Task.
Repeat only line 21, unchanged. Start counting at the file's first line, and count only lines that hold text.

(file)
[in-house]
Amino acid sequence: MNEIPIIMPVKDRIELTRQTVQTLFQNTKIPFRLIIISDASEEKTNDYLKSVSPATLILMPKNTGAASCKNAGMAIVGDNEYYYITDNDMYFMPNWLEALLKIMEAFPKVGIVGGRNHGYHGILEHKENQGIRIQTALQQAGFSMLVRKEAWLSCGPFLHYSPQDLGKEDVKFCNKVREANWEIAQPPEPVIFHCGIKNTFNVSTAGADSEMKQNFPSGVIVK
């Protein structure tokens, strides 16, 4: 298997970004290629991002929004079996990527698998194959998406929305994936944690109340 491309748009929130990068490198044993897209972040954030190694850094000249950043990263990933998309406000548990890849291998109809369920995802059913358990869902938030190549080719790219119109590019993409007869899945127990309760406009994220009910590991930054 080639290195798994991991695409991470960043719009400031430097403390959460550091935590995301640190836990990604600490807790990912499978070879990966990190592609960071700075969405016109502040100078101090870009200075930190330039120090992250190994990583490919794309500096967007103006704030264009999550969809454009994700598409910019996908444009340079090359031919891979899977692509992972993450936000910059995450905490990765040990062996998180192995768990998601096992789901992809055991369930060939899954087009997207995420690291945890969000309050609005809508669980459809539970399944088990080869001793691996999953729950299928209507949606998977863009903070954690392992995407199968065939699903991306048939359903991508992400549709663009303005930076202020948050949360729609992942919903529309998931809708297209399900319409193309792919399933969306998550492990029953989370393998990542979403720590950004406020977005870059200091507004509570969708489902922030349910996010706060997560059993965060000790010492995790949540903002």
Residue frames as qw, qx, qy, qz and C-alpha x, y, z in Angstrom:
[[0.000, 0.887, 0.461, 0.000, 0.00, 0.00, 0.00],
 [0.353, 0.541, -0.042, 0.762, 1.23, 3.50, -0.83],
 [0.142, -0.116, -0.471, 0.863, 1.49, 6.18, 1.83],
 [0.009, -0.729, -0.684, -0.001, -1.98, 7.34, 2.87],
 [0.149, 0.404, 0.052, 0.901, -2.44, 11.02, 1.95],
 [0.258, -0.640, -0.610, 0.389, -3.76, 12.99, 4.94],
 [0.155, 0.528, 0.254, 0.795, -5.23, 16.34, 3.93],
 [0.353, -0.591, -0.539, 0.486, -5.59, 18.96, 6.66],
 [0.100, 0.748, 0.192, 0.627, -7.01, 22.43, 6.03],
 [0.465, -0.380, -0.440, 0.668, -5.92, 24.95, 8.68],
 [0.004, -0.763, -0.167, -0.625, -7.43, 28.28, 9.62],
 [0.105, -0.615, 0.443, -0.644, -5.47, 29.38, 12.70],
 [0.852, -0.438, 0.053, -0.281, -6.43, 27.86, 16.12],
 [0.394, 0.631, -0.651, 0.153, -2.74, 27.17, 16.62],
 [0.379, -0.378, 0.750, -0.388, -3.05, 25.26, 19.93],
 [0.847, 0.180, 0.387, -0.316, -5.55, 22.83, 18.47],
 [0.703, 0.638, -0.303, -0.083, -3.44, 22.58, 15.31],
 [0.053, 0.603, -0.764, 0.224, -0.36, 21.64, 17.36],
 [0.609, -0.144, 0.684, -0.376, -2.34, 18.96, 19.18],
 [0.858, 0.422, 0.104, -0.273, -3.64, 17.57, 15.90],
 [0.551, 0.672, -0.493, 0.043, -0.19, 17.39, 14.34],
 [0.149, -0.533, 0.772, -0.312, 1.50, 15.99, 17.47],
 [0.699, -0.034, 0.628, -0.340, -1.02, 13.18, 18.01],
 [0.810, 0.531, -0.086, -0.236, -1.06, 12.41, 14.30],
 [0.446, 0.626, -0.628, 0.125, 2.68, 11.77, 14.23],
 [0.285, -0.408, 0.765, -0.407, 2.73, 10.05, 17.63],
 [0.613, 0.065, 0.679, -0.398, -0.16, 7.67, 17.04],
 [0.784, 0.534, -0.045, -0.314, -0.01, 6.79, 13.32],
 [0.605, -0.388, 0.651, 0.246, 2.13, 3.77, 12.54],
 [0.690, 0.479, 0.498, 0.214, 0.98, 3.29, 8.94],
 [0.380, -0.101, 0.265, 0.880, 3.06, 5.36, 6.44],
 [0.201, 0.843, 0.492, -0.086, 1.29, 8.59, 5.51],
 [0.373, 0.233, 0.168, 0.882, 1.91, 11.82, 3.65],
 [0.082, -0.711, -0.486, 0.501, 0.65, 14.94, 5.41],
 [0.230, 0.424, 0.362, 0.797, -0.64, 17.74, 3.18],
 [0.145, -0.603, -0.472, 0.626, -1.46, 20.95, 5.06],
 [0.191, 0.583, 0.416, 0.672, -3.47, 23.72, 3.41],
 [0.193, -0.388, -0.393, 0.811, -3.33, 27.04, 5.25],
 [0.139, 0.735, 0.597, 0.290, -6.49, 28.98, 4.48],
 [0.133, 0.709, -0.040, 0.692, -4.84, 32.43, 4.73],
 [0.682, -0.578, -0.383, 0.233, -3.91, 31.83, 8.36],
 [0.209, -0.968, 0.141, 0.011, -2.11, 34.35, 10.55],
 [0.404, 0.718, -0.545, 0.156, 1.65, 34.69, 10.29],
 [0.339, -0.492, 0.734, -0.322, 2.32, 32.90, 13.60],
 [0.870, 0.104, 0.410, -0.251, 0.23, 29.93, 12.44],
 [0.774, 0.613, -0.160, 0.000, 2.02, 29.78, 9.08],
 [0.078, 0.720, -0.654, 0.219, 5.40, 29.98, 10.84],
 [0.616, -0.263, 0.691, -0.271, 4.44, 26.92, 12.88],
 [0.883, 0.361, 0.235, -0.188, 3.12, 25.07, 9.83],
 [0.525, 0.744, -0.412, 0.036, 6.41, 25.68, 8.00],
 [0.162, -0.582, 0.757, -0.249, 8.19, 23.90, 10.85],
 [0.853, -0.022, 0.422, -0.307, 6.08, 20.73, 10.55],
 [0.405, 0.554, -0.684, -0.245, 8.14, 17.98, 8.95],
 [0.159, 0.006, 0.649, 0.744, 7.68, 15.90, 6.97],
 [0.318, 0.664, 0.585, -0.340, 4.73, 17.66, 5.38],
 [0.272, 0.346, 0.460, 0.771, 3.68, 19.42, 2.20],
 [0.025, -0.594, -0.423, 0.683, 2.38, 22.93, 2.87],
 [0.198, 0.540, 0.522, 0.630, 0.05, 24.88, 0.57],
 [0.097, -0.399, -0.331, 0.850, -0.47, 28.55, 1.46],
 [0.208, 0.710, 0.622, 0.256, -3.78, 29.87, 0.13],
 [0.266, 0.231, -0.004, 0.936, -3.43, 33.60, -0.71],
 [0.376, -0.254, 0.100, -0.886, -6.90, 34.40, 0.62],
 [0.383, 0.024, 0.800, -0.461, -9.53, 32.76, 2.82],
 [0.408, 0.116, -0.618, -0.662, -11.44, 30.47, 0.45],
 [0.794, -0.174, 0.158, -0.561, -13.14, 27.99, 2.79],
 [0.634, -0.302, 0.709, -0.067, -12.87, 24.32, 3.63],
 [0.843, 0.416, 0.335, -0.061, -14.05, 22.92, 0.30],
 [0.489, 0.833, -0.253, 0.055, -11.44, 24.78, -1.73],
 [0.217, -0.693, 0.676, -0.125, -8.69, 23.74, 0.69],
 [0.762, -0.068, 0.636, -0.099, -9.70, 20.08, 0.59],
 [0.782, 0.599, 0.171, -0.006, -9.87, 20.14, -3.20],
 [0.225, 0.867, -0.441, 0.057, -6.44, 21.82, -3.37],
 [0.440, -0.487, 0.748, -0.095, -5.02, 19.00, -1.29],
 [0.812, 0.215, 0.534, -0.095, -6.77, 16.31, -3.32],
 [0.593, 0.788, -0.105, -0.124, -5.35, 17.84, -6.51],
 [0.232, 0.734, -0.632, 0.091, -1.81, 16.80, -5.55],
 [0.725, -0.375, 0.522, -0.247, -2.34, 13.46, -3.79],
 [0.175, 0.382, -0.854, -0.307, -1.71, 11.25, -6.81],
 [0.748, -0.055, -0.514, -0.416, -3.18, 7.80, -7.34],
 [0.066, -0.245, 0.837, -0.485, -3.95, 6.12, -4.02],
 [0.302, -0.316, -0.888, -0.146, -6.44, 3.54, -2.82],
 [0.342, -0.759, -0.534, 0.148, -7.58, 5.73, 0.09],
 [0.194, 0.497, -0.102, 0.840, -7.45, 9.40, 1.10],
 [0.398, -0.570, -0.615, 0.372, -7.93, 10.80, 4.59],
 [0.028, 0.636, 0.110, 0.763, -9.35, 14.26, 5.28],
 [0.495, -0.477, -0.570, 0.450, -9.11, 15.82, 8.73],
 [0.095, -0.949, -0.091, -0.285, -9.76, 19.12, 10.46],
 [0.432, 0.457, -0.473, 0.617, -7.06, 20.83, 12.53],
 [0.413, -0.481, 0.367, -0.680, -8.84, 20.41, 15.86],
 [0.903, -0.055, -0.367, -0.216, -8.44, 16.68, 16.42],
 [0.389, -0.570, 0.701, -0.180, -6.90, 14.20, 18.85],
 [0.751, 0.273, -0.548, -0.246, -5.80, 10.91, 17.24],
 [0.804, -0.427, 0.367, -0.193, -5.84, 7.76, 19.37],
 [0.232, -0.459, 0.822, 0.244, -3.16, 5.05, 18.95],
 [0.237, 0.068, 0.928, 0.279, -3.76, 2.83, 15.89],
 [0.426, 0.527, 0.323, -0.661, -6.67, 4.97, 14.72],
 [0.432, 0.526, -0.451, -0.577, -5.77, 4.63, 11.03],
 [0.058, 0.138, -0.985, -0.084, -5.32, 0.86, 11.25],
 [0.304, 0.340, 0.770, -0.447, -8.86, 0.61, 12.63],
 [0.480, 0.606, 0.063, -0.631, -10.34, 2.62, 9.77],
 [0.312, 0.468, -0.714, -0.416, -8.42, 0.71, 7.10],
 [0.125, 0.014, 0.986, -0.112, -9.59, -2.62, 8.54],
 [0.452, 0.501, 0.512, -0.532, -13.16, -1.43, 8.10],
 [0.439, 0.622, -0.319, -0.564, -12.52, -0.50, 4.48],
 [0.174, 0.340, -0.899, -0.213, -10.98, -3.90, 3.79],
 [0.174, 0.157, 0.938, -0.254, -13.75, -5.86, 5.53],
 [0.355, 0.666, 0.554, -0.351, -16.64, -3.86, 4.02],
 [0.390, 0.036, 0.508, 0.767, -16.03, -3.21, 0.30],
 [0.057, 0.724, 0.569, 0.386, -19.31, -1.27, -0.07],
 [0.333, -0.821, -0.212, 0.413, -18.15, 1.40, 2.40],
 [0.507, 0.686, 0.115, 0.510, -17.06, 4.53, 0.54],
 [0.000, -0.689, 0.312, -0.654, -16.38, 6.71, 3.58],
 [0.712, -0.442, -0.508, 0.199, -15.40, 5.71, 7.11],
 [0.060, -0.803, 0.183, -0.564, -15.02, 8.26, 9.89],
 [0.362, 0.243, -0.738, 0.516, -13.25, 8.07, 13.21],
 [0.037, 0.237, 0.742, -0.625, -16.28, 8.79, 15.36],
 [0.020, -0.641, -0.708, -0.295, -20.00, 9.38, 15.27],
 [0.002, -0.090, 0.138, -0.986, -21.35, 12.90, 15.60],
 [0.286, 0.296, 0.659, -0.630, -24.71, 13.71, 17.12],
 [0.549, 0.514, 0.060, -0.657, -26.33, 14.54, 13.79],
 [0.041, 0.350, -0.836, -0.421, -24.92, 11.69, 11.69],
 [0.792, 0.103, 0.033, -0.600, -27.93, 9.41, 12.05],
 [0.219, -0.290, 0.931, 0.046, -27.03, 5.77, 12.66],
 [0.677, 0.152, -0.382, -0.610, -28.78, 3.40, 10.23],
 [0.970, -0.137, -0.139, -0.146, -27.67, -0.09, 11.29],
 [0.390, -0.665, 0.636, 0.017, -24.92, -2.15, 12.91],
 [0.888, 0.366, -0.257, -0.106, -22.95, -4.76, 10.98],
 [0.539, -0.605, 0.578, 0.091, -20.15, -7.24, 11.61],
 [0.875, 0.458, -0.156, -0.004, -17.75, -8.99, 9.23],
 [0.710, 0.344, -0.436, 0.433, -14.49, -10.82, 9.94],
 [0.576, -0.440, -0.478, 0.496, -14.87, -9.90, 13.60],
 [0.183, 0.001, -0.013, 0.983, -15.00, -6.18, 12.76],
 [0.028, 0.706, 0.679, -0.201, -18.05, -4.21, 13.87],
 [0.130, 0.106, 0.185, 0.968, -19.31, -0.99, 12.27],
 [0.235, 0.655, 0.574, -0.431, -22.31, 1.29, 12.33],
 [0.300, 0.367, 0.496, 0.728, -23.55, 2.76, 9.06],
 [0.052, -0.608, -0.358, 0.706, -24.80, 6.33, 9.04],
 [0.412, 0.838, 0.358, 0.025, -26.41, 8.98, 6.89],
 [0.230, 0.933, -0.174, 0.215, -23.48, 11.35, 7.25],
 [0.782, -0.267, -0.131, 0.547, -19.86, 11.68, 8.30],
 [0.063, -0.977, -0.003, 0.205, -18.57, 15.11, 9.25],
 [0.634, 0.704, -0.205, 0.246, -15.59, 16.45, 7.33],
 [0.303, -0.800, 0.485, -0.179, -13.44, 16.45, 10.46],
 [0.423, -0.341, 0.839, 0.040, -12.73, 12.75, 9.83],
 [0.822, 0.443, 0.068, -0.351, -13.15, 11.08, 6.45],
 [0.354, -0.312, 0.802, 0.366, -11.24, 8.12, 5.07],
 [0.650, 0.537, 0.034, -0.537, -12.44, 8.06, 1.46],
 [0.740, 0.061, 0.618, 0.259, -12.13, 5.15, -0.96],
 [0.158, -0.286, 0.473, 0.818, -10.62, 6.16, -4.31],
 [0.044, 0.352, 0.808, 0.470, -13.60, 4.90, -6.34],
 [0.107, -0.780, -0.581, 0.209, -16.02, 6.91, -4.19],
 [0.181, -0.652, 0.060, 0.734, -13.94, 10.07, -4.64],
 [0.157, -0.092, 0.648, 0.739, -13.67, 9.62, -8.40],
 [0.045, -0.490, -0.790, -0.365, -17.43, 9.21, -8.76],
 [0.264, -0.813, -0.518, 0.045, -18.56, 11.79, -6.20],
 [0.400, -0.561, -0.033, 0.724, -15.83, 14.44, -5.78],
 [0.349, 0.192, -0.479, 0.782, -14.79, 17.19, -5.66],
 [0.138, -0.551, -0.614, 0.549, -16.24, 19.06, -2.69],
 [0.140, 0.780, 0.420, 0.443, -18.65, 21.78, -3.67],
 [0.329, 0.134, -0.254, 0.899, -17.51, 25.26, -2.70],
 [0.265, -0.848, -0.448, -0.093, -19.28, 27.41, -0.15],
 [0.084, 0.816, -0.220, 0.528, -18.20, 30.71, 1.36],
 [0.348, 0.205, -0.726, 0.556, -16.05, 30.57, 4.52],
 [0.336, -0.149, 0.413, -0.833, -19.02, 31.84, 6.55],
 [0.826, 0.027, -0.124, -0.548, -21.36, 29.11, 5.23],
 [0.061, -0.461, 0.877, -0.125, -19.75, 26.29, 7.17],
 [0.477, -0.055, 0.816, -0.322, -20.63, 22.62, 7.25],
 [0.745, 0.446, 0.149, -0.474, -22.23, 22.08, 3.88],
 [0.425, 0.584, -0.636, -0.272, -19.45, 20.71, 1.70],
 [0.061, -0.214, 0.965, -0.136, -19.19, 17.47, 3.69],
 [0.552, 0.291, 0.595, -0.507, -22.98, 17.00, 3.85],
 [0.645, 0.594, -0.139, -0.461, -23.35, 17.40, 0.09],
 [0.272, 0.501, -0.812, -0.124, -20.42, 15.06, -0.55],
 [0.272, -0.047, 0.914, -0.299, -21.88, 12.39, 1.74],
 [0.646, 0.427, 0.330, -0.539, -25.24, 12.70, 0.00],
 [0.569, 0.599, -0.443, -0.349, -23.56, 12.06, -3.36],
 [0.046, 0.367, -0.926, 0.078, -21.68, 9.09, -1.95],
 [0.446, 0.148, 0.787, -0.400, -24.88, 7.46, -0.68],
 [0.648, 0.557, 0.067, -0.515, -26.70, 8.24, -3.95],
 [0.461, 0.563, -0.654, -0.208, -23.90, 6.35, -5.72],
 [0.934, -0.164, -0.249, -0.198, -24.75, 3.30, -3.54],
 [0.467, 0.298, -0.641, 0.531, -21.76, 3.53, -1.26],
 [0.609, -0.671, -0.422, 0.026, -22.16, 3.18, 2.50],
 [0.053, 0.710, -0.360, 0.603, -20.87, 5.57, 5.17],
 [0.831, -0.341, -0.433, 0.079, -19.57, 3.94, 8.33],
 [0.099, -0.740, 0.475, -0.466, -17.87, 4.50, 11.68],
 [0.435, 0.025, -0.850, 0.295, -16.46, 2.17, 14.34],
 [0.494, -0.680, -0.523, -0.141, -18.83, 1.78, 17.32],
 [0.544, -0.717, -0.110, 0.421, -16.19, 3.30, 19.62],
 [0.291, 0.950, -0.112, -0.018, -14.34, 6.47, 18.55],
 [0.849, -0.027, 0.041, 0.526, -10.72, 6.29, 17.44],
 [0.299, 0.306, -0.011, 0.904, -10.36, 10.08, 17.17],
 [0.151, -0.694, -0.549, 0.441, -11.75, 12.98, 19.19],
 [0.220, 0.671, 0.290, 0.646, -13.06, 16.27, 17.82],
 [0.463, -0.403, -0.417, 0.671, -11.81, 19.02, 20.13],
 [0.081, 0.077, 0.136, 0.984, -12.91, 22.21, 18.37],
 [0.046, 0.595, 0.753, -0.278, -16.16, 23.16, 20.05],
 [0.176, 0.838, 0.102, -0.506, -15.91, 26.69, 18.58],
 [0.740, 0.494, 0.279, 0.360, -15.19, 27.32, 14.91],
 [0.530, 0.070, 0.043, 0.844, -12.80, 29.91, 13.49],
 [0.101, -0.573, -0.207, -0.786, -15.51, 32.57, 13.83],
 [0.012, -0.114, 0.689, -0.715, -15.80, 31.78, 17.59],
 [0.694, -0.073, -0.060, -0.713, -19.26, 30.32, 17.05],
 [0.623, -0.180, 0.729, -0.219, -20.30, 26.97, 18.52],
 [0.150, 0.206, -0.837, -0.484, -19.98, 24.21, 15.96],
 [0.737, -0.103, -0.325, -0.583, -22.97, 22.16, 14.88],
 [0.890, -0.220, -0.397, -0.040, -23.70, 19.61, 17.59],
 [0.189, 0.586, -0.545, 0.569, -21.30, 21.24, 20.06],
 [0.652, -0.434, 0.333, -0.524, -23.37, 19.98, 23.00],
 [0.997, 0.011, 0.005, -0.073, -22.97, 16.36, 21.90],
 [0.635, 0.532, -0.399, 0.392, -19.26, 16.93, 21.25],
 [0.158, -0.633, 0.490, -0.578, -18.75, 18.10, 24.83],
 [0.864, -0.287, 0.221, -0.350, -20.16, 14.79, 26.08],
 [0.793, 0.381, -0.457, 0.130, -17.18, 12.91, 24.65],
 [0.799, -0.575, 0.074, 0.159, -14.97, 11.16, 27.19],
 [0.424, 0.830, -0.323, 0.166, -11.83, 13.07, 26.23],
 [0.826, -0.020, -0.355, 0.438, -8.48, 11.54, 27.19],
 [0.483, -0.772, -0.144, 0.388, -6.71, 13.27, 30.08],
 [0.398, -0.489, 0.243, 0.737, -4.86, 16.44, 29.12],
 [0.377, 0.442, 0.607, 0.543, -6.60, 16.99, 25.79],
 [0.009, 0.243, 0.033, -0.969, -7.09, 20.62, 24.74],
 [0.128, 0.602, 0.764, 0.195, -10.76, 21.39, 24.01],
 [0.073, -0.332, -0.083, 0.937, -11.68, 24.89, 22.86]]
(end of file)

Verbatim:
 [0.703, 0.638, -0.303, -0.083, -3.44, 22.58, 15.31],